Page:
The Rapture of the Church -- By: Arthur B. Whiting
BSac 102:407 (Jul 45) p. 360
The Rapture of the Church
To discuss any prophetic subject these days is to invite caustic criticism from many quarters. The fact is that the whole realm of eschatological teaching has been thrown into disrepute and discredited by speculative theories and prophetic forecasts which find no warrant in Scripture, but rather are condemned by divine revelation.
Anyone who seeks to get acquainted with the literature dealing with our subject soon realizes that there is a veritable maelstrom of theory, conjecture, disputation and exposition. It is fitting, therefore, that we approach our subject in the spirit of Moses before the burning bush. We must lay aside the garb of idle curiosity and the shoes of human speculation, and draw near to the burning bush of divine revelation with reverence and confidence.
That the Lord Jesus is coming again is generally admitted among all who accept the Word of God as authoritative. One would not expect it to be otherwise since the Scriptures are replete with references to it. Apart from the substitutionary death of Christ, there is scarcely a subject in the whole field of written revelation that has so much attention bestowed upon it. Arithmetic mention is not necessarily a sure indicator of the relative importance of any subject, but the frequency with which the Lord’s return occurs surely is not altogether without significance.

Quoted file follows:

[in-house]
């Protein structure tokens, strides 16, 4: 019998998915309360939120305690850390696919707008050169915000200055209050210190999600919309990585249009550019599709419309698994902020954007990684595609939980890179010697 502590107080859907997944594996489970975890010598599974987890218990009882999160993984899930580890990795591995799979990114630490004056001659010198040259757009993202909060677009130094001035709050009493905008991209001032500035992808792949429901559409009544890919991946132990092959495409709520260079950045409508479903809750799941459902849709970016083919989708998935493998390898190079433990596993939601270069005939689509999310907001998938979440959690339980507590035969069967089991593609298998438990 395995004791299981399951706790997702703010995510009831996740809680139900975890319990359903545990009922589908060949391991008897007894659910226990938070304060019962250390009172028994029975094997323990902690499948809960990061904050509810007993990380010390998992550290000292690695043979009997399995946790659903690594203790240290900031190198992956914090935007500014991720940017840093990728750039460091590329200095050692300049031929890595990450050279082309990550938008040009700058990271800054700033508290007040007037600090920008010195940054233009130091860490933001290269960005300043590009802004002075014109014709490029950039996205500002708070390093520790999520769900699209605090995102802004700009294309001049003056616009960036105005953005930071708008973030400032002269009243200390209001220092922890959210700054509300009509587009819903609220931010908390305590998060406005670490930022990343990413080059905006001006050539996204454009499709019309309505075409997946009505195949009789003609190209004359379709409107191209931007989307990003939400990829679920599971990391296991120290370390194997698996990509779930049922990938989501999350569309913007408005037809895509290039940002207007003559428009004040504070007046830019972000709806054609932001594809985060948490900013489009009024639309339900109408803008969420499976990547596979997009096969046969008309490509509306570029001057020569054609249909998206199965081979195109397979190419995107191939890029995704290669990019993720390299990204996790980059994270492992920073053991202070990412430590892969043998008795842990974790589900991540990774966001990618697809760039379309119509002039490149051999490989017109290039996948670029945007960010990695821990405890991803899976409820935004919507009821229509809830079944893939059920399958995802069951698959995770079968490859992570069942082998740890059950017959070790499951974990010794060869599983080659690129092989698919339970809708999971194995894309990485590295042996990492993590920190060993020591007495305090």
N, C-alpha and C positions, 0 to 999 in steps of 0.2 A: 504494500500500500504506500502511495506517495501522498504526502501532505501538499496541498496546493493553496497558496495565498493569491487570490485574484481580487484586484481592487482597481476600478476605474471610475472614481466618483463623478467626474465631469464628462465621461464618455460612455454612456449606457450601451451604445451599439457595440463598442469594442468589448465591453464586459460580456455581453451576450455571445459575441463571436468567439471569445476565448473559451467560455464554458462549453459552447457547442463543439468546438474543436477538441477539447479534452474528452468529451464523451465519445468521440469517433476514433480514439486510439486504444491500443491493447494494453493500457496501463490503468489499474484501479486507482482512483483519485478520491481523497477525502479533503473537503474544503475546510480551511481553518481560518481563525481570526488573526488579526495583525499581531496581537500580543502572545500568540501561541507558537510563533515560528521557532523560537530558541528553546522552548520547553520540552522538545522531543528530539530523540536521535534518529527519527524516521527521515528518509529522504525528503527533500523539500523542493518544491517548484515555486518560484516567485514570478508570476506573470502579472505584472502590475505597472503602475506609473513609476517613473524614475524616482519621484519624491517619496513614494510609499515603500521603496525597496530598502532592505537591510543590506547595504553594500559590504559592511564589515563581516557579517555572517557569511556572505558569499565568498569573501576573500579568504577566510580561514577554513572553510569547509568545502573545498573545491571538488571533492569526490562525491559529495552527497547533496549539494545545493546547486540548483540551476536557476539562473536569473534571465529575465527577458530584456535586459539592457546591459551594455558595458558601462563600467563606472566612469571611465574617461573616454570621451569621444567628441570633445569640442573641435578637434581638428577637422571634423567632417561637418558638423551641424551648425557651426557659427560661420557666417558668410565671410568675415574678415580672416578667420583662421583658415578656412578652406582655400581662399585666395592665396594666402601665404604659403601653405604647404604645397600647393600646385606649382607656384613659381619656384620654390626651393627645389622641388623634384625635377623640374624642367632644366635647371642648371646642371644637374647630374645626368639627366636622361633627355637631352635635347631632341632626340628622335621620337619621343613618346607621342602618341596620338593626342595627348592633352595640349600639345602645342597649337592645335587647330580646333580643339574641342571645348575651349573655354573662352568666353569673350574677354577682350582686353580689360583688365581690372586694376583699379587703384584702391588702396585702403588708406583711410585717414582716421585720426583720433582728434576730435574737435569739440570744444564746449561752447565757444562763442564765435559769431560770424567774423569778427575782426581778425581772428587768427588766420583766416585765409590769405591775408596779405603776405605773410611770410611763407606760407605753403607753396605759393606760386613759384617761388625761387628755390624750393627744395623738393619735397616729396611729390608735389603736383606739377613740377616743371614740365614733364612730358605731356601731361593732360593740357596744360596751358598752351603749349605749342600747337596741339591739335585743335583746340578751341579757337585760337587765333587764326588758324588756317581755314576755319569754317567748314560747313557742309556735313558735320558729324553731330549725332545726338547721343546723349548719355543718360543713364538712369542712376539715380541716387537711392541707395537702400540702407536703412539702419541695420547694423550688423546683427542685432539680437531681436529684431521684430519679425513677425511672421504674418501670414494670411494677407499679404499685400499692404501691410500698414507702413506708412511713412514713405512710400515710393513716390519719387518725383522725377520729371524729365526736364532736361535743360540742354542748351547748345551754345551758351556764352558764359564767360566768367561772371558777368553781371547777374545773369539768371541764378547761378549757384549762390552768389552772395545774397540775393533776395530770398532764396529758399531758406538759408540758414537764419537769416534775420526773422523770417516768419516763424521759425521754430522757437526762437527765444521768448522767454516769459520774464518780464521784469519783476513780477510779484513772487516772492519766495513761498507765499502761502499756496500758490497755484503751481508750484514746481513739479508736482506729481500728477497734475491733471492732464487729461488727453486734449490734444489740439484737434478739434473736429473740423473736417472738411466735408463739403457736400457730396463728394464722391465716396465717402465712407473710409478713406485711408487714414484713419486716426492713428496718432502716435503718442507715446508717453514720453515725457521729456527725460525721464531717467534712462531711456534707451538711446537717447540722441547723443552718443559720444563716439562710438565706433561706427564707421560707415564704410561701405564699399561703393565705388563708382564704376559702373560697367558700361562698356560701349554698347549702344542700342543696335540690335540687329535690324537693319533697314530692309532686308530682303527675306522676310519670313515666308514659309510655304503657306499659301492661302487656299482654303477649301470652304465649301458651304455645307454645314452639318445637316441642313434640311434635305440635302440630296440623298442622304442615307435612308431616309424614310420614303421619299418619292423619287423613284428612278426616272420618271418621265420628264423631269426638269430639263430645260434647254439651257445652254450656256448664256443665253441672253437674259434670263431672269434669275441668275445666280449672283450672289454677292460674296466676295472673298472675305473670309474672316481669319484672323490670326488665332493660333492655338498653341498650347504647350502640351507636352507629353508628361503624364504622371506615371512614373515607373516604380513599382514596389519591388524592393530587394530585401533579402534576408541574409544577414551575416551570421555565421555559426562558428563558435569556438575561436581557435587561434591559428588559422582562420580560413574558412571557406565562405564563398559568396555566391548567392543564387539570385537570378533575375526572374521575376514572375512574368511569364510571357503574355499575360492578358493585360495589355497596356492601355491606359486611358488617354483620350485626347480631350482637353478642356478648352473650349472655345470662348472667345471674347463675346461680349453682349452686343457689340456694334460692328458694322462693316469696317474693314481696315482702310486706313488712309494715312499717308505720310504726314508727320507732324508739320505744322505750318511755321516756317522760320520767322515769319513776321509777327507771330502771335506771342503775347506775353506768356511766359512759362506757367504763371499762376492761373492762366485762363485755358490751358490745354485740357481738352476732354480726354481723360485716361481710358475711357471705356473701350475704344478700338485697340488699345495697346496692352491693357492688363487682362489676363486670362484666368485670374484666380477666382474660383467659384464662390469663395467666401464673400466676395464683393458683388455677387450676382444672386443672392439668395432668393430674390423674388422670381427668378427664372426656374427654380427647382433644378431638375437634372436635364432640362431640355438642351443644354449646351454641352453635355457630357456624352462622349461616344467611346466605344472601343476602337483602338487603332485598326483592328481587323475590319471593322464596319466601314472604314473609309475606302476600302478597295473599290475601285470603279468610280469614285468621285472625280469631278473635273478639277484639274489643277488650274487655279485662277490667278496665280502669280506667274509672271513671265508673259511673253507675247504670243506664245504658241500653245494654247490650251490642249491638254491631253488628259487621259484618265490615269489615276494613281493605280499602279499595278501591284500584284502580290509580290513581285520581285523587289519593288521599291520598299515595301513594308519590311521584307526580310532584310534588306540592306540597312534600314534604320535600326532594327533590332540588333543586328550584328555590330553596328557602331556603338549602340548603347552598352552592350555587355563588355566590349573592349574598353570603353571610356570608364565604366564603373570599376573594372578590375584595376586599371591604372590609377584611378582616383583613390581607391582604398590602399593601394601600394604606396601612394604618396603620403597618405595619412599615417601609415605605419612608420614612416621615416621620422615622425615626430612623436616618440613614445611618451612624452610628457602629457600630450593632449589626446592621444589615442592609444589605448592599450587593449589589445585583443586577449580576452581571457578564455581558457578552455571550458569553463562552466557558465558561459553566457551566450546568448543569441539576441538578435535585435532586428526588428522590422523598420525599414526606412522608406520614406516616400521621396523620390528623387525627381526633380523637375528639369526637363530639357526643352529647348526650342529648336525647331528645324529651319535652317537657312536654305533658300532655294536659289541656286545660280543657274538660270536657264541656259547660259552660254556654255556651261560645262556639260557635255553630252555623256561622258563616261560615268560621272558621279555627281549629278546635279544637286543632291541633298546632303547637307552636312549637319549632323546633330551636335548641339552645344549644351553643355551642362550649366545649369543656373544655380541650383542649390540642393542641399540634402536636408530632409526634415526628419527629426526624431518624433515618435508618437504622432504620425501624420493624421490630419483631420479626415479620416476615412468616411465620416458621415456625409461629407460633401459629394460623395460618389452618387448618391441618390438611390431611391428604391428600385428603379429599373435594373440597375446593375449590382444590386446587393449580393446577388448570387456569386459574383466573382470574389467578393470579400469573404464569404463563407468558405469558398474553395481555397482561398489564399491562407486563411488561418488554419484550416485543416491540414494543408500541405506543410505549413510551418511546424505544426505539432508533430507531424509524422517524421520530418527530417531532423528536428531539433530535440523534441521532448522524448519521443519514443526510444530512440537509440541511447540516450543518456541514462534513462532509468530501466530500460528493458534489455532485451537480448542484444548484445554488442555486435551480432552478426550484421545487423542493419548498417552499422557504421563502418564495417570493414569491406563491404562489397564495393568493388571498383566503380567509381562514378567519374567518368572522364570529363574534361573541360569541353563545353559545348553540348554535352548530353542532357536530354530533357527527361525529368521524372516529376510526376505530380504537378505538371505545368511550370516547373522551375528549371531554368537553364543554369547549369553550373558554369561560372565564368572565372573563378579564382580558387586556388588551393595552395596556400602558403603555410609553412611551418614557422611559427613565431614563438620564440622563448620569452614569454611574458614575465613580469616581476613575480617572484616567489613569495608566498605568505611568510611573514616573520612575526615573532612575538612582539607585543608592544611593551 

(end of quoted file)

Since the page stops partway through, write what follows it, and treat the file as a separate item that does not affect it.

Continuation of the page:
No little confusion exists with regard to the Lord’s second coming, because there has been a failure to distinguish things which differ. The Scriptures make it perfectly plain that there are two stages or aspects in which His coming may be viewed. Christ is seen as coming for His saints and
BSac 102:407 (Jul 45) p. 361
with them, and it is quite evident that the two are not synonymous. With regard to the former truth, He is represented as coming to the atmospheric heavens where He shall meet and receive believers who are supernaturally caught up from the earth; with respect to the latter fact, He is portrayed as descending to the earth, accompanied by His glorified redeemed ones, to establish the long-promised and eagerly-awaited Messianic kingdom.
It is the first-mentioned aspect of our Lord’s return which thus forms the subject of this present consideration. This great future event is frequently termed “The Rapture” in contradistinction to Christ’s return to earth which is called “The Revelation.” Like the word “trinity,” the term “rapture” is not used in Scripture, but the absence of both words in no way militates against the plain and positive teachings which they represent.
Of the several passages in the Word of God referring to ...
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